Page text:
Especially if they adapt to the new business environment and follow market rules as the country progresses.
THE Trans-Pacific Partnership Agreement (TPPA) will be a game changer but many local Chinese small and medium enterprises (SMEs) will be able to overcome the challenges it poses even though most are not TPPA-ready yet, according to community leaders and analysts.
The 12-nation US-led TPPA is expected to be endorsed by Parliament soon and implemented by all countries in two years.
But to survive the TPPA, Chinese SMEs will have to change their mind-set and discard their “China man” mentality about a host of issues.
In terms of operations, many Chinese SMEs are not in compliance with international labour and environmental standards. Most have no respect for intellectual property rights, taxation rules, or workers’ right to forming unions.
And their operations may not have the economies of scale and quality to be internationally competitive due partly to their reluctance to hire and reward talent.
The TPPA is a multilateral trade negotiation reached by 12 countries: Australia, Brunei, Canada, Chile, Japan, Malaysia, Mexico, New Zealand, Peru, Singapore, the United States, and Vietnam. Under the TPPA, there will be improved market access and cross-border trade, a fair and level playing field, and regulatory transparency.
And under Chapter 24 of the TPPA, the 12 countries will set up a committee to assist SMEs find commercial opportunities.
Once the TPPA is in full force, with foreign companies offering products and services of better quality within the domestic market, all local SMEs are expected to face stiff competition. This is because the TPPA will bring about increased competition through autonomous liberalisation, rising labour costs, and the introduction of new policies.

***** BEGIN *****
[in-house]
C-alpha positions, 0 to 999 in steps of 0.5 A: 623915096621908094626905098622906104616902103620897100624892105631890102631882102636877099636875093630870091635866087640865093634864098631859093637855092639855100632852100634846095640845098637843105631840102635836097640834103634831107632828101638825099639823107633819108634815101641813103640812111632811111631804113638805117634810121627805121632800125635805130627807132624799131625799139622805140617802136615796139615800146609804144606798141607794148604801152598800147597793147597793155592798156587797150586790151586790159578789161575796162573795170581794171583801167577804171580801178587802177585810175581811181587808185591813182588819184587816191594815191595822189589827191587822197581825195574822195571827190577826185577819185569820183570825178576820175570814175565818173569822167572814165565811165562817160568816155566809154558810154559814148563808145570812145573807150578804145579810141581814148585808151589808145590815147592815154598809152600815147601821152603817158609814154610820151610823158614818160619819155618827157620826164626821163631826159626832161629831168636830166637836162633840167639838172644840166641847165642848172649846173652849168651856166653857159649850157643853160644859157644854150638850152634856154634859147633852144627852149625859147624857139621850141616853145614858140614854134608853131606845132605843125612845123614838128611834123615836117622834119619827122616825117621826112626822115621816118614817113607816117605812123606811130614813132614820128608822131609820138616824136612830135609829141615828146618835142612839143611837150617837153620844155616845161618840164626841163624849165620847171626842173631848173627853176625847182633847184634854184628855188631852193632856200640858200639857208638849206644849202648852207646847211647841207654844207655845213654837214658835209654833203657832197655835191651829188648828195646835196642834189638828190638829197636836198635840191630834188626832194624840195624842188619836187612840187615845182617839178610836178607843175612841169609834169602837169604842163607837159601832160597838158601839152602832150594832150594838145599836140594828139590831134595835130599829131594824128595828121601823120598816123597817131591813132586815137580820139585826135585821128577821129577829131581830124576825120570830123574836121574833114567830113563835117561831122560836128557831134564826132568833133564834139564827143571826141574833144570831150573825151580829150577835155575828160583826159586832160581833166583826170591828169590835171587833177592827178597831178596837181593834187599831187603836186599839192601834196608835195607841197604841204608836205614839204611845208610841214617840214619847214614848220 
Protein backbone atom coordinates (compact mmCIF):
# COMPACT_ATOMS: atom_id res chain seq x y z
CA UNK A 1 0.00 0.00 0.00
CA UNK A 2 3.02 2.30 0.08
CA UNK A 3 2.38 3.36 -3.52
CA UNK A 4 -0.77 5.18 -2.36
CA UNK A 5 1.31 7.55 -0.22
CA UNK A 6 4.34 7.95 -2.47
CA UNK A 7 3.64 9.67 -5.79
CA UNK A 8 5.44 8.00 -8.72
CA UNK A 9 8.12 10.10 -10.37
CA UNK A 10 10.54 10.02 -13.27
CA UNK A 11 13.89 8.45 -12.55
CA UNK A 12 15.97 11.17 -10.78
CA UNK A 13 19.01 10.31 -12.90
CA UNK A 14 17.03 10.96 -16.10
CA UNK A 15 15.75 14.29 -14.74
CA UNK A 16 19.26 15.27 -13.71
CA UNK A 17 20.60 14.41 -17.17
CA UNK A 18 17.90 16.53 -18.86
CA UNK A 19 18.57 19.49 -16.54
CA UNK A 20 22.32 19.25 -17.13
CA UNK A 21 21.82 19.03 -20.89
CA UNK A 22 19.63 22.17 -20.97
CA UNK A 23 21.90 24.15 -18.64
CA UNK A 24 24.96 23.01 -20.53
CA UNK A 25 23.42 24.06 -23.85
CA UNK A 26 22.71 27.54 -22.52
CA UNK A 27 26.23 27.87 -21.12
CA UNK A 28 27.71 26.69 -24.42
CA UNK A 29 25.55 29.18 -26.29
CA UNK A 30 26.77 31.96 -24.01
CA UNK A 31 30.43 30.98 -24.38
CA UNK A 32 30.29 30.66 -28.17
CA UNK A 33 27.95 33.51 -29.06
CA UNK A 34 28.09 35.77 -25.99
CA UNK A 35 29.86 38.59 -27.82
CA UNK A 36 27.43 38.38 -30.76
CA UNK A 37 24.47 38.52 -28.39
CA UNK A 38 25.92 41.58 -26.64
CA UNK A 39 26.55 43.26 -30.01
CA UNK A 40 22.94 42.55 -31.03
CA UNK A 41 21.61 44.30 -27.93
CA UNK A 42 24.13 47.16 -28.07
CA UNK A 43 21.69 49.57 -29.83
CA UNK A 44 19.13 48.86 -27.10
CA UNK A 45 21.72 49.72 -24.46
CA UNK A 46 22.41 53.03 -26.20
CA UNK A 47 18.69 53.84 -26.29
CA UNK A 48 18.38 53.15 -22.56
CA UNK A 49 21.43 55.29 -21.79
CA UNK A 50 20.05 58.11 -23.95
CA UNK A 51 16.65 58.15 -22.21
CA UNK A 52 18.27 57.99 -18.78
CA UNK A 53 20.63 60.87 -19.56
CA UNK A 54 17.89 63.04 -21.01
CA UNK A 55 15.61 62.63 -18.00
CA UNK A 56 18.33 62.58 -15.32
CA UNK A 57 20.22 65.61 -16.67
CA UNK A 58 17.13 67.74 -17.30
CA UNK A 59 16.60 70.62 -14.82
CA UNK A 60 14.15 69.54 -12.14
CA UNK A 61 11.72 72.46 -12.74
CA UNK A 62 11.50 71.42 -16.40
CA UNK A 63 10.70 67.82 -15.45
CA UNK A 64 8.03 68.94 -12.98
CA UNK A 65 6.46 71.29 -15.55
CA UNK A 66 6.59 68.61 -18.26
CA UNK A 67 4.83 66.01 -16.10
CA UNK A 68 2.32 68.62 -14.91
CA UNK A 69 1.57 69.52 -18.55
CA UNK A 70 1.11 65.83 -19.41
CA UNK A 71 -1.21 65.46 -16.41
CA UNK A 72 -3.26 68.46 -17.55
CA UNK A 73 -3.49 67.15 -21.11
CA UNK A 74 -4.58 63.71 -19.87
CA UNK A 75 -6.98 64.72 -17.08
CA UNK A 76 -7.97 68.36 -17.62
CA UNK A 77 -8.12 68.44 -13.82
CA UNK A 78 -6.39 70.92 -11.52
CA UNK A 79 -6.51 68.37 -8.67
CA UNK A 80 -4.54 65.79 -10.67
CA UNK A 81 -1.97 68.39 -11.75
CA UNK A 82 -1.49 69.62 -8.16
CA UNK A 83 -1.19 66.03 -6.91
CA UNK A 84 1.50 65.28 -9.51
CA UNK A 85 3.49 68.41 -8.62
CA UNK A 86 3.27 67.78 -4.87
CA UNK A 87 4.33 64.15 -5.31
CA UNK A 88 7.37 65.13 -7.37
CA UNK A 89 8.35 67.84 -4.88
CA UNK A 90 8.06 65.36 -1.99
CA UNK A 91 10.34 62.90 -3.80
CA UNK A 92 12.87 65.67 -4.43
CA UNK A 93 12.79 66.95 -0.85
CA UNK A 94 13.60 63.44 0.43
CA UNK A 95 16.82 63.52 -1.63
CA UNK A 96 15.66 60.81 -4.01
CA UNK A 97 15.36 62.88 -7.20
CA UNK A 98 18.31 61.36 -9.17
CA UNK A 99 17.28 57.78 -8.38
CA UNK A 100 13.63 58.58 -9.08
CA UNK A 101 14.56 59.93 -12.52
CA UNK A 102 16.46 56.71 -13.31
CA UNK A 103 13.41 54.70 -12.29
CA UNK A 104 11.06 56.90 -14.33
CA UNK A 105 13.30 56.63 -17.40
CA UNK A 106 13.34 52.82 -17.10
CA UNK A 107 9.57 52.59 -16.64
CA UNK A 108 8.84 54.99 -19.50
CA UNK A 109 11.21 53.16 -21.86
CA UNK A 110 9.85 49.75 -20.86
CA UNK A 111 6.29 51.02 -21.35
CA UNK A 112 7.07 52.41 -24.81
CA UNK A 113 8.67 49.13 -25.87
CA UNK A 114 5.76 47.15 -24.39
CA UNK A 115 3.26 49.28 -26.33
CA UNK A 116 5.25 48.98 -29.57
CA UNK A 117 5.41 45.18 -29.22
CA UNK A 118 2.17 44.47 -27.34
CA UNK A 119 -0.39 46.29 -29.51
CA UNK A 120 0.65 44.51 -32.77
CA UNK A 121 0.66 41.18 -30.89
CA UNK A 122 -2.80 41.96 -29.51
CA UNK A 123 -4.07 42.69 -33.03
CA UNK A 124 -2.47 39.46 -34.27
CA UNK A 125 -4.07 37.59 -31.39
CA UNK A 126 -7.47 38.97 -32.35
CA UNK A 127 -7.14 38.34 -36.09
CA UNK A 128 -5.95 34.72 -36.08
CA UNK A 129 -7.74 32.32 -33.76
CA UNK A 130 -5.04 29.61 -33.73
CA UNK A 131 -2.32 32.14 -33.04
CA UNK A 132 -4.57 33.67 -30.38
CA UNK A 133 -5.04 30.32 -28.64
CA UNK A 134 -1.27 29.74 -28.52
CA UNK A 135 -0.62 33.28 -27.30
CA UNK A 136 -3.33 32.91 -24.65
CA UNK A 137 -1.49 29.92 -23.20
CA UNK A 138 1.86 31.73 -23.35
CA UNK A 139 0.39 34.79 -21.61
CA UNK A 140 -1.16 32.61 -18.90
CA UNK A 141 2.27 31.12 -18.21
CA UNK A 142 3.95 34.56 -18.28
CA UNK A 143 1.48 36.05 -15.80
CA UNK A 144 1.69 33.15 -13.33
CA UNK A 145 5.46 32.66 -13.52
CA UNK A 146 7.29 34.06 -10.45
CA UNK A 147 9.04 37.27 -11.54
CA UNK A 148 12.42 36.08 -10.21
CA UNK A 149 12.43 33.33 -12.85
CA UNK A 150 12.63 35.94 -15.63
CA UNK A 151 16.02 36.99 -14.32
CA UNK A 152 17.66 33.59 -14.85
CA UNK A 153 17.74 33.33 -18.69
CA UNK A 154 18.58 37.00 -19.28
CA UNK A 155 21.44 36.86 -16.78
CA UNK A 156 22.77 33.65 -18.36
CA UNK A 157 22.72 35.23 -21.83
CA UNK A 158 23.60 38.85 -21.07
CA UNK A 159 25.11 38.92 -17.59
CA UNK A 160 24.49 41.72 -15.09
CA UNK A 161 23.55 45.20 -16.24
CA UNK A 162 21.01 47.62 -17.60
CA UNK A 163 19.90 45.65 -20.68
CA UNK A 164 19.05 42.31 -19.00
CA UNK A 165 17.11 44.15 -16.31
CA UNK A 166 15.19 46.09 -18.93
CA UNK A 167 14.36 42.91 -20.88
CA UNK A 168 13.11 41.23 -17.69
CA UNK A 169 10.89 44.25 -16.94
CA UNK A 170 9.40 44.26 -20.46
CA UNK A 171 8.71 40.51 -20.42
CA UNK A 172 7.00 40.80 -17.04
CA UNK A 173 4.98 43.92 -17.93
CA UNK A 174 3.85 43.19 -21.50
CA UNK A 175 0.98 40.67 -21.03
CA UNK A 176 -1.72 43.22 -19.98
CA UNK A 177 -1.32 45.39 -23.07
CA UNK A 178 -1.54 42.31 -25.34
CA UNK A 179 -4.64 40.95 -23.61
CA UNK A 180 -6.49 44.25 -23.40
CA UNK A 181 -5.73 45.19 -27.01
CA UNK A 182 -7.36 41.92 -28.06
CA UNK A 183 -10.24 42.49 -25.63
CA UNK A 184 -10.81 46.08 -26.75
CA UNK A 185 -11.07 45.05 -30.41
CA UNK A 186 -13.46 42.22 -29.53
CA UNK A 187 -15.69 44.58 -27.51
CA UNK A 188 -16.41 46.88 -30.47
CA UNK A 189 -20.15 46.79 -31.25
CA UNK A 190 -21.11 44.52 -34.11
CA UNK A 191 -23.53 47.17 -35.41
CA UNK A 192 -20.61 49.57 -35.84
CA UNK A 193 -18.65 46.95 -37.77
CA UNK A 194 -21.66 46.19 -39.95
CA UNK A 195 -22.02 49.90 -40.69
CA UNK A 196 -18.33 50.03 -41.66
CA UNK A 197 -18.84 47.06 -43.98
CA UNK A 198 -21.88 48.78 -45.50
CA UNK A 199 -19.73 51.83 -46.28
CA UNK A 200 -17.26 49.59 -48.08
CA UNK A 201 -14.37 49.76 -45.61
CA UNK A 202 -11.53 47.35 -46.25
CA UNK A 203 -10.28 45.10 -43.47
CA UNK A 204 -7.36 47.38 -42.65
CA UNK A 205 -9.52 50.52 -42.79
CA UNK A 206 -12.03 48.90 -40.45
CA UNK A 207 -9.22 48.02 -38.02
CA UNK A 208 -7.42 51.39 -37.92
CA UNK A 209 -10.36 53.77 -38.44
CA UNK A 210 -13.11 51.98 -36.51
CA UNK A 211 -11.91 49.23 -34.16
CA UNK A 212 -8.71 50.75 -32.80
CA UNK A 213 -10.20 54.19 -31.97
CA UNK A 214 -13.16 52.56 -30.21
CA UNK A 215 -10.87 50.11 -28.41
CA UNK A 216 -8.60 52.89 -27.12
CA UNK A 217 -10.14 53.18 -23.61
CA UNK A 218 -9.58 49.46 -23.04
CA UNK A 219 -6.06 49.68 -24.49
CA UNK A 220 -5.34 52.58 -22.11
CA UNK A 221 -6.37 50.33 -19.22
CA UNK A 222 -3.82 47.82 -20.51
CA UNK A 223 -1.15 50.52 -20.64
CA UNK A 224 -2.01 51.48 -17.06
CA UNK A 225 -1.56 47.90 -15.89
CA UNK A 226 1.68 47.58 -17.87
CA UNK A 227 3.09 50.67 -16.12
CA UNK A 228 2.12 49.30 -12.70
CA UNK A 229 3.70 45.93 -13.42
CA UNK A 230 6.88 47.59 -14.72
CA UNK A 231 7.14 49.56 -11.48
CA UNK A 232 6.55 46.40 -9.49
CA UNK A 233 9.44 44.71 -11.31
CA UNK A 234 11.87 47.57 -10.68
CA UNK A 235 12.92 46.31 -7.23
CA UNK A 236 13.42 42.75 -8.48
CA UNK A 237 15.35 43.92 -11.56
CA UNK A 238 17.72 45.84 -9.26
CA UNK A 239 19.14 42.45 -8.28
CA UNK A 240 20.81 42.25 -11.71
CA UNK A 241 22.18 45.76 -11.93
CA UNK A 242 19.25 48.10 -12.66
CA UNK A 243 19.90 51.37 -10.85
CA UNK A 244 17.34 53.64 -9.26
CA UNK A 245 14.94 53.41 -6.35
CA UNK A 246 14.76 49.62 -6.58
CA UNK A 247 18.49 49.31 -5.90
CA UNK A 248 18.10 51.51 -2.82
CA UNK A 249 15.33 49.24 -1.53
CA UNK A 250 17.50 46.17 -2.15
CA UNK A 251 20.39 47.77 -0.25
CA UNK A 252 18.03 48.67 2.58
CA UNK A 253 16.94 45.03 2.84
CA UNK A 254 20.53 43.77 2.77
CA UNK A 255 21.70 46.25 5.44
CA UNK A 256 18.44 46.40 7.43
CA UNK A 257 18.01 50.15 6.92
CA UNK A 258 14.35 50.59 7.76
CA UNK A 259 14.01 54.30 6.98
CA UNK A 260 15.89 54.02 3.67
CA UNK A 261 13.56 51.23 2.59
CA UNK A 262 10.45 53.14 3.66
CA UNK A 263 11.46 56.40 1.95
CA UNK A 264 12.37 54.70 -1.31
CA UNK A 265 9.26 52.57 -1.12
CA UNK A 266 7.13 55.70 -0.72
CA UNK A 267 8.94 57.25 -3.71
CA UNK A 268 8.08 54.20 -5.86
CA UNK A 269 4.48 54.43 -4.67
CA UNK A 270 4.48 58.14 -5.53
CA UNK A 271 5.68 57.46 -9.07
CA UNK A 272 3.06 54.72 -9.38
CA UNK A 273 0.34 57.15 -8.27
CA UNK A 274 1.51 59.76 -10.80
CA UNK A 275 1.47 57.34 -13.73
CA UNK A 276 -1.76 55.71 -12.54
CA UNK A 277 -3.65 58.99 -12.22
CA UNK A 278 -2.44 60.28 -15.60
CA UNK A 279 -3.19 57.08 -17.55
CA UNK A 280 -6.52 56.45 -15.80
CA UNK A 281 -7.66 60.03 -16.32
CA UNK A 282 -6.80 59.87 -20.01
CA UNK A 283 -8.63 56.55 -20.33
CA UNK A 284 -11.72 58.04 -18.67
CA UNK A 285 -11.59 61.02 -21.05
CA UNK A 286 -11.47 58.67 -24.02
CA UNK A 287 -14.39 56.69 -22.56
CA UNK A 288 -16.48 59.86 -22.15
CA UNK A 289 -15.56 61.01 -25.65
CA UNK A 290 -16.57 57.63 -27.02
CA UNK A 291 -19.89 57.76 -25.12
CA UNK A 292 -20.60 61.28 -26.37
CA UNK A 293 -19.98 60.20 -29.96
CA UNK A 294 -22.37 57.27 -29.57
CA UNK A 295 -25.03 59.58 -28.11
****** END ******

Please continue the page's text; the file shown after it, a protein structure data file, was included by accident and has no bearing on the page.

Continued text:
“All SMEs will have to make adjustments as the country progresses. We expect many Chinese SMEs to survive and others to diversify. There will be also be emergence of new SMEs to tap into new markets and new opportunities,” says Datuk Ter Leong Yap, president of the Associated Chinese Chamber and Industry of Malaysia (ACCCIM), in a special press briefing on the TPPA.
Ter believes most members of ACCCIM will be able to survive if they can adapt to the new business environment and follow market rules. About 90% of the members of ACCCIM’s state affiliates are SMEs.
Under the TPPA, businesses will benefit as there will be greater tariff elimination and a lowering of non-trade barriers. They will also enjoy lower cost deriving from the effectiveness of e-commerce, according to ACCCIM.
“What is vital is for SMEs to transform to be more versatile and adaptable to market changes,” says Ter.
Dr Teh Chee Ghee, head of research at the Socio-Economic Research Centre (SERC), which has done extensive research on Chinese SMEs, says: “Most Chinese SMEs will survive the TPPA as they have often shown they are resilient. They know how to adapt. From their recent experience in countering the negative impact of GST implementation, you can see their resilience.”
The SERC chief, also a lecturer at Monash University Malaysia, notes that many Chinese SMEs had demonstrated their survival skills during the 1997/98 Asian financial crisis after they had learned bitter lessons from the 1986 recession.
While many major corporations went under in 1998 due to debts and high foreign loans, many lean and prudent Chinese SMEs continued to thrive. And those that escaped unscathed have emerged stronger and larger.
And before China was admitted into the World Trade Organisation in December 2001, hundreds of Chinese SMEs in Malaysia had already stationed themselves there to seize business opportunities.
“To overcome challenges posed by the TPPA, government assistance is important. Chinese SMEs will not ask for financial help but the government will need to help them build up capacity and capability,” Dr Teh tells the Sunday Star in an interview.